The industrial sector contributes to 18.9% of the country's GDP and employs 18.8% of the active population. Agriculture and animal food processing account for half of the industrial activity. Other manufacturing activities include beverages (especially wine), textiles, construction materials, chemicals, oil and coal. Additionally, Uruguay has recently invested heavily in the paper industry, which is expanding. Industrial activity in Uruguay registered was satble in 2022, registering the stronger growth in the construction industry.

The services sector contributes to 62% of the GDP and employs 72.8% of the active population, mainly in finance and tourism. Particularly, the region around Punta del Este attracts a large number of visitors, which has driven the rise in building, leading to a construction boom in the area in recent years. Although the services sector was hit the hardest during the pandemic, the sector registered an overall growth in 2022, with the recovery being mainly driven by commerce, restaurants, hotels, and transport.

 
Breakdown of Economic Activity By Sector Agriculture Industry Services
Employment By Sector (in % of Total Employment) 8.4 18.9 72.6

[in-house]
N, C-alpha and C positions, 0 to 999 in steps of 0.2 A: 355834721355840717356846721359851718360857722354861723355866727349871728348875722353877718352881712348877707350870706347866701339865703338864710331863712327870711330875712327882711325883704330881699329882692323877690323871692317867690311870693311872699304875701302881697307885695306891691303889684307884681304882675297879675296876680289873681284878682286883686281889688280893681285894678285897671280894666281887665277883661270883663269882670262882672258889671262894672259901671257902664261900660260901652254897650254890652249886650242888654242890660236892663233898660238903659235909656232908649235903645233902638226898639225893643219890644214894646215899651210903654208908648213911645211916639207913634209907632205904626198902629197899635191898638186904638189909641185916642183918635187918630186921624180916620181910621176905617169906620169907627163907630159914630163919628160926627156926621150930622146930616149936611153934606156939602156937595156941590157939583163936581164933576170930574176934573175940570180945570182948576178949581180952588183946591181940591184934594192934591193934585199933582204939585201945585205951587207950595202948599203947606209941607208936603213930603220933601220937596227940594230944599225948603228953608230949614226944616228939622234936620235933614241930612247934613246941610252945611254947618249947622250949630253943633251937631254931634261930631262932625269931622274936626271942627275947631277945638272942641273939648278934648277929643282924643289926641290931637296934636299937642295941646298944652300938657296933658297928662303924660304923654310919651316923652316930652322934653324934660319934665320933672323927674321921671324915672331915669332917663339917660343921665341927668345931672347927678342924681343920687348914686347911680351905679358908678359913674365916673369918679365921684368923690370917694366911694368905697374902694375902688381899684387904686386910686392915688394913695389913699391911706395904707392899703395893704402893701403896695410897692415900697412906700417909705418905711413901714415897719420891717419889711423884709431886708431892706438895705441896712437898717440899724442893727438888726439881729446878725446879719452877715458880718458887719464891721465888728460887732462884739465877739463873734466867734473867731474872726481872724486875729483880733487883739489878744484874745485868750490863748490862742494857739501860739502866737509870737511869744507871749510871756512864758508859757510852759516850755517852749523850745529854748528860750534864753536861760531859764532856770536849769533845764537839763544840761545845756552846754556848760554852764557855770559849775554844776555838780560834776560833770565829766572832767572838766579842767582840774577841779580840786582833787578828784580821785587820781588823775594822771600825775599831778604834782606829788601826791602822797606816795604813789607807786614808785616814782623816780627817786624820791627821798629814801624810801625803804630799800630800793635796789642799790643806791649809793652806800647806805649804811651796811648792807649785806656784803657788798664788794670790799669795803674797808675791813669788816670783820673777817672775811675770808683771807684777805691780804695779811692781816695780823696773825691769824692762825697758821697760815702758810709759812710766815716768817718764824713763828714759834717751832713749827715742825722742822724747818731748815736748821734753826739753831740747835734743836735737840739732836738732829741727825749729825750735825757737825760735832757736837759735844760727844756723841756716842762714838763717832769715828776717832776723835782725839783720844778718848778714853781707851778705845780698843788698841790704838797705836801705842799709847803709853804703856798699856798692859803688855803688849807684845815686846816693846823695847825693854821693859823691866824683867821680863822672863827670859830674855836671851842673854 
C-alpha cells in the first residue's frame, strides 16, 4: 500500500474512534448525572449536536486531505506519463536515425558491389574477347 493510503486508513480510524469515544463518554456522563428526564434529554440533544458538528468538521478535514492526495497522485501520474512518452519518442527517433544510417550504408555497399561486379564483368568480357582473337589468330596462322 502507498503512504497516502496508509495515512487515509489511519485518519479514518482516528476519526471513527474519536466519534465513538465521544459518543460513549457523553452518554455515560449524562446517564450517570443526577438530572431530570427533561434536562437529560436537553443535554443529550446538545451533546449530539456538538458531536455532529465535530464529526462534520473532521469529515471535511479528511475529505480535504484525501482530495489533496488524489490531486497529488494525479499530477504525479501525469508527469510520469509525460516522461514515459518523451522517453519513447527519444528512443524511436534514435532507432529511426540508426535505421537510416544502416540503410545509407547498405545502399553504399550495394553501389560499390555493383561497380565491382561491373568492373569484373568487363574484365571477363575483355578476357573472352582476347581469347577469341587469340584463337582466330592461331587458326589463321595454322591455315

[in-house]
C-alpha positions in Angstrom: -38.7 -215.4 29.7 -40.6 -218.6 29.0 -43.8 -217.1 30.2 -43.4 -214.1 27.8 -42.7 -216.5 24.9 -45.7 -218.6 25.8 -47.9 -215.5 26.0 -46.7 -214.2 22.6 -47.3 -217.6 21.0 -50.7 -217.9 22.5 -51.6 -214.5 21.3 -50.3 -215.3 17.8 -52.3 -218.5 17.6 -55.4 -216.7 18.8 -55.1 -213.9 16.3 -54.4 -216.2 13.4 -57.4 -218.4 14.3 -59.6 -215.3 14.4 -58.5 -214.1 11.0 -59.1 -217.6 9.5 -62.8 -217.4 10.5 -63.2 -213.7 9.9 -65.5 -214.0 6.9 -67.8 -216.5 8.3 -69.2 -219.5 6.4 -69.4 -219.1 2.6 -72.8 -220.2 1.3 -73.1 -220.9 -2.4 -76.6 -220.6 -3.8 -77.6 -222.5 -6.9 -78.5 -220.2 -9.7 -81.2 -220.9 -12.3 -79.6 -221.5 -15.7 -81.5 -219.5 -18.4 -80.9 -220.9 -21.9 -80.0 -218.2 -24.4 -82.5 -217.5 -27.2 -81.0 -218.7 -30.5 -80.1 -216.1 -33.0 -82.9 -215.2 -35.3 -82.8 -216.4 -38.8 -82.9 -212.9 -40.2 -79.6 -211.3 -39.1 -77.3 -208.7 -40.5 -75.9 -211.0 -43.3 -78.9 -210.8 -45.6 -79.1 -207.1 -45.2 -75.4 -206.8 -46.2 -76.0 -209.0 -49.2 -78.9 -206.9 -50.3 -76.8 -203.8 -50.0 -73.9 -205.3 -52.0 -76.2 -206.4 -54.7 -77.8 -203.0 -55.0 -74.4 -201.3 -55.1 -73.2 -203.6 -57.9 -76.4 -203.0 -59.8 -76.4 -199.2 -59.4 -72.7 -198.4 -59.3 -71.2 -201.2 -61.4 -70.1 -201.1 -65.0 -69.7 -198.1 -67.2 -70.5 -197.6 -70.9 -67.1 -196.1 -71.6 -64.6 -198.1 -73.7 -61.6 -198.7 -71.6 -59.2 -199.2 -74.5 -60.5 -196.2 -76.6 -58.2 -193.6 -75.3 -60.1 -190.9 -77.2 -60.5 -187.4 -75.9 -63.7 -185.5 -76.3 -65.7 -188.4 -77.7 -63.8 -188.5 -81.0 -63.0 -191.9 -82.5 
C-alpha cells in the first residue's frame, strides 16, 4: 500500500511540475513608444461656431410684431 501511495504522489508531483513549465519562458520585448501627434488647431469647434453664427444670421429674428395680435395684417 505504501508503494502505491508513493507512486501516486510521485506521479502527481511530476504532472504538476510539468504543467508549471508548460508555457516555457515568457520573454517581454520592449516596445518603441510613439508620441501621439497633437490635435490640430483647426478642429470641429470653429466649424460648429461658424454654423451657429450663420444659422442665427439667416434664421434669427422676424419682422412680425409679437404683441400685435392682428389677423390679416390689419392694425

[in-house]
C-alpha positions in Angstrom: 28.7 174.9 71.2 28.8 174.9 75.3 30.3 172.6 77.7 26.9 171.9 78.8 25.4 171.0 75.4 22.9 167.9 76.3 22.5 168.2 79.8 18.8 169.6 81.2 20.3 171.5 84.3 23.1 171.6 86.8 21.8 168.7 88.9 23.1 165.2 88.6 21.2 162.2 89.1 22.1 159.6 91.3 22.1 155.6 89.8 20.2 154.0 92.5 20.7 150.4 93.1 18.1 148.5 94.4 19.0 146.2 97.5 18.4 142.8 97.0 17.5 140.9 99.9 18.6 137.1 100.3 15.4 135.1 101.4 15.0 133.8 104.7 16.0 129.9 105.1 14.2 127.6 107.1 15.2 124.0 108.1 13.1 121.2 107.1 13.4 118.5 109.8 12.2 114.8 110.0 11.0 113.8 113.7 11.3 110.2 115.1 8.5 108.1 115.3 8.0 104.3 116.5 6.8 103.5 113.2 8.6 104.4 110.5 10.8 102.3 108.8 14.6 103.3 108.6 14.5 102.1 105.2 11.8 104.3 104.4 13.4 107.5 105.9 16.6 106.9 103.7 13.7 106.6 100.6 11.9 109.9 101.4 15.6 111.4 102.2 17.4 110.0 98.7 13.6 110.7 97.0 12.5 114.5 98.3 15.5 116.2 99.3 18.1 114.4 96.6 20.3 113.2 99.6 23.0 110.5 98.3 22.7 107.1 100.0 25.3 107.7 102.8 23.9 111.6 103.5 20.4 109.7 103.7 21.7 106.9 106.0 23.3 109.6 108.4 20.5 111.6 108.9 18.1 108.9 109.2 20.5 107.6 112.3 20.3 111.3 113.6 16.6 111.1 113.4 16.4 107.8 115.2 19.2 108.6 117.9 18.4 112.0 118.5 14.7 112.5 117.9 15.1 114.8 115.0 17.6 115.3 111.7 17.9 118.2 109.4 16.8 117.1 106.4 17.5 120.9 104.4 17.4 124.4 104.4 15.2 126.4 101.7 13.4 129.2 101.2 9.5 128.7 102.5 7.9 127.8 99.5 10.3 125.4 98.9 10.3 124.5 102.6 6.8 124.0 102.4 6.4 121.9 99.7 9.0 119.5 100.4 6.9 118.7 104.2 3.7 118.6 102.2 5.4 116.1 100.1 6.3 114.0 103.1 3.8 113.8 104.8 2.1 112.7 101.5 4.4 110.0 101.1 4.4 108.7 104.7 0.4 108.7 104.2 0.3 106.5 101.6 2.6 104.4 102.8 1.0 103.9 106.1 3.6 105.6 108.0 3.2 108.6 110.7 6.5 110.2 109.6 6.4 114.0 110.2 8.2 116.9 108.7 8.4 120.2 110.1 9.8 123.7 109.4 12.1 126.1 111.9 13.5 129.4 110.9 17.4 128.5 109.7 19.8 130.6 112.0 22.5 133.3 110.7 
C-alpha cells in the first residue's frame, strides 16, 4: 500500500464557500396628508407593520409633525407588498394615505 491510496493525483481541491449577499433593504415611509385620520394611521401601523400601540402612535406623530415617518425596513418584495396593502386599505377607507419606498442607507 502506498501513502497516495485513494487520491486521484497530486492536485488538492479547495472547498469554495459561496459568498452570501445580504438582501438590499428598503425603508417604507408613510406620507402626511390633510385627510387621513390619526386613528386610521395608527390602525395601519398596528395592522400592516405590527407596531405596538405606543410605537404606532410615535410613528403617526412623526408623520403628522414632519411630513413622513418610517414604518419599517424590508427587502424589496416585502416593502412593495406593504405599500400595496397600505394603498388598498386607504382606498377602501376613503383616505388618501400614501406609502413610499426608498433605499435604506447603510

Value Added (in % of GDP) 7.3 17.6 63.2
Value Added (Annual % Change) -2.9 1.8 6.4

Source: World Bank, Latest Available Data. Because of rounding, the sum of the percentages may be smaller/greater than 100%.

 

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Indicator of Economic Freedom

Definition:

The Economic freedom index measure ten components of economic freedom, grouped into four broad categories or pillars of economic freedom: Rule of Law (property rights, freedom from corruption); Limited Government (fiscal freedom, government spending); Regulatory Efficiency (business freedom, labour freedom, monetary freedom); and Open Markets (trade freedom, investment freedom, financial freedom). Each of the freedoms within these four broad categories is individually scored on a scale of 0 to 100. A country’s overall economic freedom score is a simple average of its scores on the 10 individual freedoms.}}

Score:
69,3/100
World Rank:
44
Regional Rank:
4

Economic freedom in the world (interactive map)
Source: Index of Economic Freedom, Heritage Foundation

 
 

Country Risk

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Latest Update: December 2023